The atraction of diesel is the durability of the engine since they have to be built like a brick to withstand the high compression ratio required to diesel and the ease of fuel storage. Diesel fuel stores very well with added anti-oxidents and anti-fungals in cheap containers, 55 gallon barrels at $20 each. While diesel is flamable, it is not explosive like gasoline fumes, propane, or nat. gas. You can purchase dyed off-road diesel for generators and avoid the road tax. Their are small diesel gensets made, but this would be adding a fourth fuel to your life (nat.gas, gasoline, propane).
-- Ken Seger (email@example.com), March 21, 1999.
I noticed you said something about running the generator for hot water. Electric water heater??
Not so good an idea. Get a demand propane heater -- if possible one that needs no electricity (I say that knowing that I'll have to replace my electric water heater, too -- 7000 watts when heating).
-- Dean -- from (almost) Duh Moines (firstname.lastname@example.org), March 21, 1999.
Negative on the electric hot water heater. Our water heater is a "boiler mate", all hot water is heated from a boiler loop (a separate zone on the boiler). If the boiler/furnace runs, the hot water is free for the taking. Best thing since sliced bread. No need to augment our hot water system as long as the boiler runs. That's why we only need 2500-3000 or so watts a few hours morning and evening. Keep the boiler pump and heaters running a few hours, a couple of times a day to keep house from freezing (the house is well insulated with state of the art "super" insulated windows in the improved areas, 75%) and to (incidently) heat up water for showers and clean up presuming we have safe running water and the sewage system is working. We have plan B for water and sewer as well if that falls down. If we can just get over the heat hurdle we will be fine as we are set with food and water and an emergency room doctor lives across the street from us.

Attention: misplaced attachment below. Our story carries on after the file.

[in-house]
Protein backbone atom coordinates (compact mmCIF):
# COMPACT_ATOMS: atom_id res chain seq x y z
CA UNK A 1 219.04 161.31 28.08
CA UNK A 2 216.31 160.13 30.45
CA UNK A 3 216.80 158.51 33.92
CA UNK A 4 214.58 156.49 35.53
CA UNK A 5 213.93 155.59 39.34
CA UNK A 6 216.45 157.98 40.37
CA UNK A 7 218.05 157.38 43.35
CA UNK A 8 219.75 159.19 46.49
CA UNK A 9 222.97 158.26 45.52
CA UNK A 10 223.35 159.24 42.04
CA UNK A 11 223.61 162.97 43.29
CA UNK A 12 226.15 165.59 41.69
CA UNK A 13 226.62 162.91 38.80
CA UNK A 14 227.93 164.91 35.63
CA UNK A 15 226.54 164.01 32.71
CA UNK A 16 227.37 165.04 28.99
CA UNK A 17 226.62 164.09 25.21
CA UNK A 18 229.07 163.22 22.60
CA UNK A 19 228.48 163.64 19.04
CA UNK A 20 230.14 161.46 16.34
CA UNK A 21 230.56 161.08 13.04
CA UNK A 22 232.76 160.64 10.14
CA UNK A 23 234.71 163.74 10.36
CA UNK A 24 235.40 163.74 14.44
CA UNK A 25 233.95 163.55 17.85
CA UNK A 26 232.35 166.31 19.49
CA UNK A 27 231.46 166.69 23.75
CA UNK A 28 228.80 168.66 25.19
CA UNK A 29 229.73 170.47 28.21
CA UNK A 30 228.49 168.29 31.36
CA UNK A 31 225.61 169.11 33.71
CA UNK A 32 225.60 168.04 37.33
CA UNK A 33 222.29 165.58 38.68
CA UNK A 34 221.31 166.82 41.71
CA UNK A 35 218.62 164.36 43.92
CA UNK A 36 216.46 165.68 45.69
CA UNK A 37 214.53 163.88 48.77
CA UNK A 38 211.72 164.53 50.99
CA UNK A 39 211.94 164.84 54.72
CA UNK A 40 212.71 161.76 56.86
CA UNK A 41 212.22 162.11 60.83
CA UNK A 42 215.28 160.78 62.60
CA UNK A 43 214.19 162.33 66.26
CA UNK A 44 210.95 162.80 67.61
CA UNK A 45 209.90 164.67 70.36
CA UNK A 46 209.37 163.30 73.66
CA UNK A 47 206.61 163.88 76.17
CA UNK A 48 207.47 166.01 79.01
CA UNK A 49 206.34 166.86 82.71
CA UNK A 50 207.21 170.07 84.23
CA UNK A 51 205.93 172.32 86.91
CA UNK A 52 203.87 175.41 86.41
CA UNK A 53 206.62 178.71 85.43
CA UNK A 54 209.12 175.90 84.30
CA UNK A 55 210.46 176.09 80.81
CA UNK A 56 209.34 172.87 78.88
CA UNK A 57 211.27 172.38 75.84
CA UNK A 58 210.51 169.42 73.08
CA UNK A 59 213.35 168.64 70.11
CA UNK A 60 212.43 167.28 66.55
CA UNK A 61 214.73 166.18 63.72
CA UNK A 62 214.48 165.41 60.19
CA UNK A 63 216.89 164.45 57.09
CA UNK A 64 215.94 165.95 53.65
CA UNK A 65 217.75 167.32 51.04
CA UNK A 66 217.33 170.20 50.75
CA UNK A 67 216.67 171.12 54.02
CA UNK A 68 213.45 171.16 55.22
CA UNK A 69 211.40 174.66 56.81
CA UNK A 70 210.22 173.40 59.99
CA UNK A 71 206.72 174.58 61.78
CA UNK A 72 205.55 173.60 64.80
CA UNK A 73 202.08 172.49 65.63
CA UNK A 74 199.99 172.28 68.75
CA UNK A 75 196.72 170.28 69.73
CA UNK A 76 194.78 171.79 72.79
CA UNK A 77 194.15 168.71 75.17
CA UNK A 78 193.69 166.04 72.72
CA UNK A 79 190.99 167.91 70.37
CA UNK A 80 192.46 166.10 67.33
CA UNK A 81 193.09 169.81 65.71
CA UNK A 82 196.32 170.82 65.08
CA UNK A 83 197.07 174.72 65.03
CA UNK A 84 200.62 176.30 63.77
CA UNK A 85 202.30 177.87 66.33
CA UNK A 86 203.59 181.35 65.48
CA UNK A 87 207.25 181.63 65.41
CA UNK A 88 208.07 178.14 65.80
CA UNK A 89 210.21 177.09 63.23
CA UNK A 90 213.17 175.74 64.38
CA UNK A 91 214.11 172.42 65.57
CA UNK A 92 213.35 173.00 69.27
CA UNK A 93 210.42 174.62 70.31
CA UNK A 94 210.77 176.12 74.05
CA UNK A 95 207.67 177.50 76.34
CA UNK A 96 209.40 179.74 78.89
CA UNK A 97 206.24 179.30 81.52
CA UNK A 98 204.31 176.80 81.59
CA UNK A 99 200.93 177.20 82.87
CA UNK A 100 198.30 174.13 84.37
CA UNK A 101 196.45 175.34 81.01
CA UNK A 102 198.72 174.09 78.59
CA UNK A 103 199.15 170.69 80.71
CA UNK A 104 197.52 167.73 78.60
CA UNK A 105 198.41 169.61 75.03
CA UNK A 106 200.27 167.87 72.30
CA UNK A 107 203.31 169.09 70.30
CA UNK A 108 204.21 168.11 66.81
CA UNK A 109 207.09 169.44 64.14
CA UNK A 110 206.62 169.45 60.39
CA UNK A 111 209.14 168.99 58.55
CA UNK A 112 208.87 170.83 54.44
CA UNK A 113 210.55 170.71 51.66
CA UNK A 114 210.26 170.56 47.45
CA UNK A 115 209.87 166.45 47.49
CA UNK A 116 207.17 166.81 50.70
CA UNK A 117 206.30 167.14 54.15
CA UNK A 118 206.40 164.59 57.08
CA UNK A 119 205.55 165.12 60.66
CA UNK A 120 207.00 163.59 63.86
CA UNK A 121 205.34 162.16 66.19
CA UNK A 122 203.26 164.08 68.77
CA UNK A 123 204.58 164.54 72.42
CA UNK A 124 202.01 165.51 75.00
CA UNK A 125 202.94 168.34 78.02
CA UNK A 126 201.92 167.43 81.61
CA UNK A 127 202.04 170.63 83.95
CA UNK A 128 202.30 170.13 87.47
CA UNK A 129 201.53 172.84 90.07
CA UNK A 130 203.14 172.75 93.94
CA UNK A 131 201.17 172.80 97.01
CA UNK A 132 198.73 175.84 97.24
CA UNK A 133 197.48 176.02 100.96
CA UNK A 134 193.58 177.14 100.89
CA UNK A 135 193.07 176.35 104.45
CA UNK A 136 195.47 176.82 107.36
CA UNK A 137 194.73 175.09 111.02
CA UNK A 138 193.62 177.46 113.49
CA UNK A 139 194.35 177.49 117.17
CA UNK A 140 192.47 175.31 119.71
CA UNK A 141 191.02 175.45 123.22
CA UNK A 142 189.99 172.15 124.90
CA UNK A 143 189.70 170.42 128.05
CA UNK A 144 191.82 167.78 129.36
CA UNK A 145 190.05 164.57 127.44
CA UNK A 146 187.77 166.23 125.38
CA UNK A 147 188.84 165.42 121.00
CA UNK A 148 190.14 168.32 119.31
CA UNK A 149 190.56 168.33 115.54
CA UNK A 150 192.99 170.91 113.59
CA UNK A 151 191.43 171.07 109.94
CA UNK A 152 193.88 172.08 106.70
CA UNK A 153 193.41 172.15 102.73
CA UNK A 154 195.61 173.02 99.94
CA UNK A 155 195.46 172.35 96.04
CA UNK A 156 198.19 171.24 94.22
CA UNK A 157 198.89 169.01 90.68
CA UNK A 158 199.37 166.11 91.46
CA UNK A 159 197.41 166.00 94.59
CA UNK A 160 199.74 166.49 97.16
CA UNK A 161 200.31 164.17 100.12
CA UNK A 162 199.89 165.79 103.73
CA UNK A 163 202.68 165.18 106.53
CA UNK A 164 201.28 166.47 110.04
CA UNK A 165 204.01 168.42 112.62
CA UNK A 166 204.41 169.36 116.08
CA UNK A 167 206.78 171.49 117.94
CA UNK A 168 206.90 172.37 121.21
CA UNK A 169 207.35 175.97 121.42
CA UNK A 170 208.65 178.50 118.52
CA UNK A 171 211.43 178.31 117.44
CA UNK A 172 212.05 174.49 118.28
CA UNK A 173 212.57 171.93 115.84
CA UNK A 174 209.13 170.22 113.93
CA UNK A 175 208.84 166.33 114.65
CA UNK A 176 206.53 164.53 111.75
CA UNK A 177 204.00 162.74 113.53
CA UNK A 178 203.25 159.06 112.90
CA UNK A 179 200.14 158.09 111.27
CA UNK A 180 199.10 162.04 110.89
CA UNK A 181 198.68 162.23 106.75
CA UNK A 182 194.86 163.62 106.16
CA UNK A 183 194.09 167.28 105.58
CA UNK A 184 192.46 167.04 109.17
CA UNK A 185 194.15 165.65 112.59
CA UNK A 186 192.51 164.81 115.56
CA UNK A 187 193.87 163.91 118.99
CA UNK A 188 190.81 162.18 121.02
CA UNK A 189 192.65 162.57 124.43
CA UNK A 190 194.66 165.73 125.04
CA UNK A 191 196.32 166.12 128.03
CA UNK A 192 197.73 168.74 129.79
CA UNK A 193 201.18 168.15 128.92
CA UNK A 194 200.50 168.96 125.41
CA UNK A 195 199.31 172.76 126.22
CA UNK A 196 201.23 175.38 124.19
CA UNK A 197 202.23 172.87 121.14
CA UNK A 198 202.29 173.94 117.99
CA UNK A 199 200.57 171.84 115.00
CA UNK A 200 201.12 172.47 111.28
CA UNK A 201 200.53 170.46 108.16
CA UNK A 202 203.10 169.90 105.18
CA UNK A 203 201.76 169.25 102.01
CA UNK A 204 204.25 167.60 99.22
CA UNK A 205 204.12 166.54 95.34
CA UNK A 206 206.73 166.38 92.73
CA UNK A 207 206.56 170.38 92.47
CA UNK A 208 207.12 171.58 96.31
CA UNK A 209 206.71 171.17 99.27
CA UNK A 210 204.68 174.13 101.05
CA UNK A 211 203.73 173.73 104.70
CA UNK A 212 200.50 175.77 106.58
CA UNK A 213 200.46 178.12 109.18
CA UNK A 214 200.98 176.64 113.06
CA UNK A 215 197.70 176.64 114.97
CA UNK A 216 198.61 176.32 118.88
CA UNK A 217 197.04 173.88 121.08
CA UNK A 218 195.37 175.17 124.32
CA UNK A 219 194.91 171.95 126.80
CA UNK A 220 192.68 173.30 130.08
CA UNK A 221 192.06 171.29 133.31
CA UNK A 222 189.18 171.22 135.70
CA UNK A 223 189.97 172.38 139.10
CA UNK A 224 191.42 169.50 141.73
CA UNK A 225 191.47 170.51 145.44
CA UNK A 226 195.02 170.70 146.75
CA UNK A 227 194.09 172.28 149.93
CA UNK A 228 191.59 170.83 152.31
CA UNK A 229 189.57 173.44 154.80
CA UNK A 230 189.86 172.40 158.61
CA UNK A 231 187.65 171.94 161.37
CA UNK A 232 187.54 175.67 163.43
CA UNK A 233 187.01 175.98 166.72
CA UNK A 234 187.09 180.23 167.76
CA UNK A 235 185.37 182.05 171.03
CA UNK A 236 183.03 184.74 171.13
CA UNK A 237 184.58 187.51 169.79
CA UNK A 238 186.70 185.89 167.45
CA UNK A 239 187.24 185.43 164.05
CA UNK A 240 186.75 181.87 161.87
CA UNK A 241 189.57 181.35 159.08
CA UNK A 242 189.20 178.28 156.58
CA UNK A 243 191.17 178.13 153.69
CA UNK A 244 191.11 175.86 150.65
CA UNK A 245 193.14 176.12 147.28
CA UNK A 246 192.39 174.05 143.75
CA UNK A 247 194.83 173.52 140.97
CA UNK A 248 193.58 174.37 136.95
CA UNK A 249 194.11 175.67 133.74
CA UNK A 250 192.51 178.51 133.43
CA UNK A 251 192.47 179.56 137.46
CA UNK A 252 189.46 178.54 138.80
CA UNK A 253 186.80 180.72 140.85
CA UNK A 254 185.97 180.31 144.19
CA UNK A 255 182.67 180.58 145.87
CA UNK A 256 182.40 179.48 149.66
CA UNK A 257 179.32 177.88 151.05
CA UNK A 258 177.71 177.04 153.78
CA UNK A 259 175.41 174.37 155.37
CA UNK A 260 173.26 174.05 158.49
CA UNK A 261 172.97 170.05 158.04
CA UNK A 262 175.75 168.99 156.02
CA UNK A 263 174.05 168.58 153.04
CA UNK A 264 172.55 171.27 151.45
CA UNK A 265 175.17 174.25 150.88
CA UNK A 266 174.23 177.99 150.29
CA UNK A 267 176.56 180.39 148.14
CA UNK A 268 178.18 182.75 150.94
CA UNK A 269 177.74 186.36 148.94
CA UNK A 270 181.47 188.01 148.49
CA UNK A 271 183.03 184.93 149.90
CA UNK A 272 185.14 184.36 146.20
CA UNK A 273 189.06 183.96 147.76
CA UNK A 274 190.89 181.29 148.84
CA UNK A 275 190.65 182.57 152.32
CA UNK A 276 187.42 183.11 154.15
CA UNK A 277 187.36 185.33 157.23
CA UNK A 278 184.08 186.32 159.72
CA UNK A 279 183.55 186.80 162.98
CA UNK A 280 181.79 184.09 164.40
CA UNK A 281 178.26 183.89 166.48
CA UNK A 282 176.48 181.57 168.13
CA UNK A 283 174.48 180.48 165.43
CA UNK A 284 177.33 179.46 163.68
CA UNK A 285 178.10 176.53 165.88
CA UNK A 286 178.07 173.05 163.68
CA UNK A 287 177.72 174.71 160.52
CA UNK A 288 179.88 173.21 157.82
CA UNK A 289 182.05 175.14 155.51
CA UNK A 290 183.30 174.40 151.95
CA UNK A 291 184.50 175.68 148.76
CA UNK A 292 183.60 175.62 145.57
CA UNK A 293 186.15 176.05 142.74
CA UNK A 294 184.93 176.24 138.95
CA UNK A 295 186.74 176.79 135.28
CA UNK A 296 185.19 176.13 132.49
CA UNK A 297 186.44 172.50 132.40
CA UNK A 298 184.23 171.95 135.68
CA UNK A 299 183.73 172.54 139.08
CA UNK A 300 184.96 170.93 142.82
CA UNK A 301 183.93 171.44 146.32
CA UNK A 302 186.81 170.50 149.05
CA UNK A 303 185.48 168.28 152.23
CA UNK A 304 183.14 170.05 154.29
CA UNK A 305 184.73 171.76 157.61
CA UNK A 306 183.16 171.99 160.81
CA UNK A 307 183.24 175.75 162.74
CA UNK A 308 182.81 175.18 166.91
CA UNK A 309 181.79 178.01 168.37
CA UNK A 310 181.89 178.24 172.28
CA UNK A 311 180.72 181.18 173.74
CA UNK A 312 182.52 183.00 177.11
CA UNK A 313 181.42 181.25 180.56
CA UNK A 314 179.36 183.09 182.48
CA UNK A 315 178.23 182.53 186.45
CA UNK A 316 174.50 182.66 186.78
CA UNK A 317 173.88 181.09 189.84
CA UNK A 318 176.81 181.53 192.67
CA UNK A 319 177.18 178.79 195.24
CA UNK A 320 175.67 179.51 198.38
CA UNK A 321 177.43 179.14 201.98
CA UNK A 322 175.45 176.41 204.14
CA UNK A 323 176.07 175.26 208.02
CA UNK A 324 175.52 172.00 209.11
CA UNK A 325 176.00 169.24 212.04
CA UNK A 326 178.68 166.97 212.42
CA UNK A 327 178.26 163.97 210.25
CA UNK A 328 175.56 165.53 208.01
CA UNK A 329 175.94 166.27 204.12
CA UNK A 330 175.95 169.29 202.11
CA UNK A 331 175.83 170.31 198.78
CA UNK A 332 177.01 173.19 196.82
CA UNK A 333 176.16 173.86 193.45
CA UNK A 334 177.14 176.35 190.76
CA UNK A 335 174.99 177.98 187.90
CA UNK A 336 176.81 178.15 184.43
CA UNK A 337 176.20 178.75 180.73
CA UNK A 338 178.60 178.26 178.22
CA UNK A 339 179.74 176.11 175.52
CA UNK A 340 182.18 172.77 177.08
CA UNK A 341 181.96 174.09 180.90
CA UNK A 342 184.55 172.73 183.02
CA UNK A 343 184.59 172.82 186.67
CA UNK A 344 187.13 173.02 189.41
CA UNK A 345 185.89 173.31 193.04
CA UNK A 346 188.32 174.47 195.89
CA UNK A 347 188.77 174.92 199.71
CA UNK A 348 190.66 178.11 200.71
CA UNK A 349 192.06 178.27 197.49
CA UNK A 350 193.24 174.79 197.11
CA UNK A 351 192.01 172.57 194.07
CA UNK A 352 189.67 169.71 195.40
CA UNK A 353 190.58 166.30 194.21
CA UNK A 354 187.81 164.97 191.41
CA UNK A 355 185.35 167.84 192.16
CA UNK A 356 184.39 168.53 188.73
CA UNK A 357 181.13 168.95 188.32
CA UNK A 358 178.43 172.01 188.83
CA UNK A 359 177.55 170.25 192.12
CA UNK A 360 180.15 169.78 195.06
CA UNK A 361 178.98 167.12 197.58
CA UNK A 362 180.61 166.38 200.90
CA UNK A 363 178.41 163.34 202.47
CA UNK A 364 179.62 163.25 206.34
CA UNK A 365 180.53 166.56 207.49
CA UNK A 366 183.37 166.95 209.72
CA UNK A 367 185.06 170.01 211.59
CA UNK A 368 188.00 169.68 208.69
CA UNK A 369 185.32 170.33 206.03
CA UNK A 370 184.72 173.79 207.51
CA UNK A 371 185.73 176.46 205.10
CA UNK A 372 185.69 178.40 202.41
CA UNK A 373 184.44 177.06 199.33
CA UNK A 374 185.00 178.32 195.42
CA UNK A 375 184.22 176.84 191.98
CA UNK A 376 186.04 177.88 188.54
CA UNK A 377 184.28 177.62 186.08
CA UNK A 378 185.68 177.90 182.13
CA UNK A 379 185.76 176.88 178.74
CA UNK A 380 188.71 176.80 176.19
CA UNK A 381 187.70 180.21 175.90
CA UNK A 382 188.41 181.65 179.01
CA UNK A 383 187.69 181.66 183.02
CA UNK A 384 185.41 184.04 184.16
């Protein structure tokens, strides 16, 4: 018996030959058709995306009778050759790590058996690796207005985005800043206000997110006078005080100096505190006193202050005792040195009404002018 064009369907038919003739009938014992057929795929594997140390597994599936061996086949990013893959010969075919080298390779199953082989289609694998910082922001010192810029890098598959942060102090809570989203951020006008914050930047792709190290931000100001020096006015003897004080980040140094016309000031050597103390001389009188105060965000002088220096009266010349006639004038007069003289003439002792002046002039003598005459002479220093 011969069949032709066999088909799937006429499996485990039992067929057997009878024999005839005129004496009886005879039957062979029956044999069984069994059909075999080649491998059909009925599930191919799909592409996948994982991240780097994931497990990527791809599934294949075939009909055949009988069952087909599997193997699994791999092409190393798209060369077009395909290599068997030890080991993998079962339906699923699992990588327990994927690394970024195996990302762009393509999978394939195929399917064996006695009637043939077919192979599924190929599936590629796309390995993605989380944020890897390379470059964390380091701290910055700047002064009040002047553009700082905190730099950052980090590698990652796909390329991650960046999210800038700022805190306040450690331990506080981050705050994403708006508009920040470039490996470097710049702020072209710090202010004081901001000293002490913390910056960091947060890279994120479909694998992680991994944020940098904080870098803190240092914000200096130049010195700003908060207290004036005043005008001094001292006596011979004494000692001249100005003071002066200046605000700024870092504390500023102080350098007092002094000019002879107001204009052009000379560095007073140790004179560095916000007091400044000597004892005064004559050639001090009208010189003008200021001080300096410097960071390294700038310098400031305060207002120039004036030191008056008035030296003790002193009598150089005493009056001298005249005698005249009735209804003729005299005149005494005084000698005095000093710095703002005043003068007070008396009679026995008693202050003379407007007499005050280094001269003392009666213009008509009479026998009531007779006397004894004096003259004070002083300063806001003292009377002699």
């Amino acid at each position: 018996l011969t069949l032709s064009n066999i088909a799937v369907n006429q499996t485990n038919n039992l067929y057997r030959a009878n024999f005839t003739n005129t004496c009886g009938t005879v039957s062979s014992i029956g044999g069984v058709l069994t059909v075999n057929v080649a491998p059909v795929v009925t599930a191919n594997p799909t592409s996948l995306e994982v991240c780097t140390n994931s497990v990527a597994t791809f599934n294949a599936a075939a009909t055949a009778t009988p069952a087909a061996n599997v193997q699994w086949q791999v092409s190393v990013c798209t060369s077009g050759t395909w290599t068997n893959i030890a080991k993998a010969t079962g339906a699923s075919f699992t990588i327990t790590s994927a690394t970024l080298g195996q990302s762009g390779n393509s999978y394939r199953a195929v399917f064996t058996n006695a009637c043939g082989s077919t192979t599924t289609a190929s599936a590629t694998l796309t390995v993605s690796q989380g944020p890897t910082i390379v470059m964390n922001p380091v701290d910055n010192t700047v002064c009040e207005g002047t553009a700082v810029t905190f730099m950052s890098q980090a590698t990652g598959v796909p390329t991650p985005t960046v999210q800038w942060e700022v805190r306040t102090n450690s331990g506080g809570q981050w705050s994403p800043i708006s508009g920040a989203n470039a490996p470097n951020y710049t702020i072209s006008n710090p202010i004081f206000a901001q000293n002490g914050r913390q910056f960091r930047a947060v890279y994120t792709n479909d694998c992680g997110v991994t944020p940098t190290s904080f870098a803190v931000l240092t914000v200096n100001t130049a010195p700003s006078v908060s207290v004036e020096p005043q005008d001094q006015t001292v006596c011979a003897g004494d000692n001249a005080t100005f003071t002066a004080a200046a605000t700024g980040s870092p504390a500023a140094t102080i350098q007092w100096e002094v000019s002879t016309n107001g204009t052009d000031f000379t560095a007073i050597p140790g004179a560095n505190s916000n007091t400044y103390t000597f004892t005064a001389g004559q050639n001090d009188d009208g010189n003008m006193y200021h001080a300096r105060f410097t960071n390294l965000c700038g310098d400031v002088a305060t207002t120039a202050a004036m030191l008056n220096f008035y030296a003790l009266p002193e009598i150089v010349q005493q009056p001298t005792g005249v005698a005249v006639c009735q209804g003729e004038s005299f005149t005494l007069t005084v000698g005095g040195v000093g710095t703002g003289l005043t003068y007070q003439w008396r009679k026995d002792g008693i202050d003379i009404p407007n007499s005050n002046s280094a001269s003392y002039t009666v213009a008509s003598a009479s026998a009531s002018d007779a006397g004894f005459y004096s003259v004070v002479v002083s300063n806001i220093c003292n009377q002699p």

-- Ramp Rat (Aviation_R_us@noname.nocity), March 21, 1999.
Hello Ramp Rat,
I have a 4kw Onan "Emerald" generator modified to use propane. It's an excellent unit, and I would recommend it without hesitation.
When I picked it up, I asked to keep the gas carb so I could retrofit it if necessary back to unleaded. This gives me even more flexibility if TSHTF. I have some stored gasoline as well as propane.
Jolly has the power.
-- jollyprez (email@example.com), March 21, 1999.
Ramp Rat: You might want to take a look at the various generators offered at this website: http://www.gohonda.com. They are the only source I've found for the new Honda dual-fuel (gasoline/propane) engines, which allow the user to change fuels without making any carburetor adjustments. I've had better luck with Honda engines than with any of the other small engines such as Briggs and Stratton, Tecumseh, etc.; and my wife finds them easier to operate, as well. I asked several local generator distributors to check out the specs on these units, and they all said that they couldn't match them feature-for-feature. Lots of interesting specs, such as brushless, ball-bearing Hercules generators, electric starting, +/- 5% voltage regulation, 100% power factor, etc. I selected the LV70E-Z unit as best meeting my needs. A word of caution: they will guarantee y2k delivery only if you order by 1 April. They also get a 52% break on shipping from Yellow Freight. (The name of the company is: Discount Air Compressor and Generator Co. of Pontiac MI; I don't have any connection with them other than having ordered one of their units.)
-- Norm Harrold (firstname.lastname@example.org), March 22, 1999.